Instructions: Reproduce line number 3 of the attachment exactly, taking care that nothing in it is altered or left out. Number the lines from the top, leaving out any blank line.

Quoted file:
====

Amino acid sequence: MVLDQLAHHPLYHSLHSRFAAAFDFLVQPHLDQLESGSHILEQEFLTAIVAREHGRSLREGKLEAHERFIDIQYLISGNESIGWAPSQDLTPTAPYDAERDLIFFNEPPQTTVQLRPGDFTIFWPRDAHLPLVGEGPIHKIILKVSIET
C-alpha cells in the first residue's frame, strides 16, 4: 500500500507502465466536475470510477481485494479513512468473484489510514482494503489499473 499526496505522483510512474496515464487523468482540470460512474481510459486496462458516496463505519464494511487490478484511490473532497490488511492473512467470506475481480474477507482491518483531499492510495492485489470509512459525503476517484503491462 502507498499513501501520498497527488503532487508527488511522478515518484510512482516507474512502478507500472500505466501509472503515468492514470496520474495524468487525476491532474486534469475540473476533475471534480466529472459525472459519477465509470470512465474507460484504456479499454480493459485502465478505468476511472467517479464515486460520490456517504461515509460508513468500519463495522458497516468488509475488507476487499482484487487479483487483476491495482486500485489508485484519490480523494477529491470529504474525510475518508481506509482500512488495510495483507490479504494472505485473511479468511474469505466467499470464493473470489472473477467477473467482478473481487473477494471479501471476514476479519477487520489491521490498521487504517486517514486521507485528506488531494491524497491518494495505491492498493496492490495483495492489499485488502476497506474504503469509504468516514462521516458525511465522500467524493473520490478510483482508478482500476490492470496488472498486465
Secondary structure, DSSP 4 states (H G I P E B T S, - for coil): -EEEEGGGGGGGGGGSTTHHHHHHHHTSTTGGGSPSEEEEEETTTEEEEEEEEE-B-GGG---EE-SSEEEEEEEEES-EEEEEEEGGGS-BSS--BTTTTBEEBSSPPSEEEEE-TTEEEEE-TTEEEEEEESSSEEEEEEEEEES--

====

Secondary structure, DSSP 4 states (H G I P E B T S, - for coil): -EEEEGGGGGGGGGGSTTHHHHHHHHTSTTGGGSPSEEEEEETTTEEEEEEEEE-B-GGG---EE-SSEEEEEEEEES-EEEEEEEGGGS-BSS--BTTTTBEEBSSPPSEEEEE-TTEEEEE-TTEEEEEEESSSEEEEEEEEEES--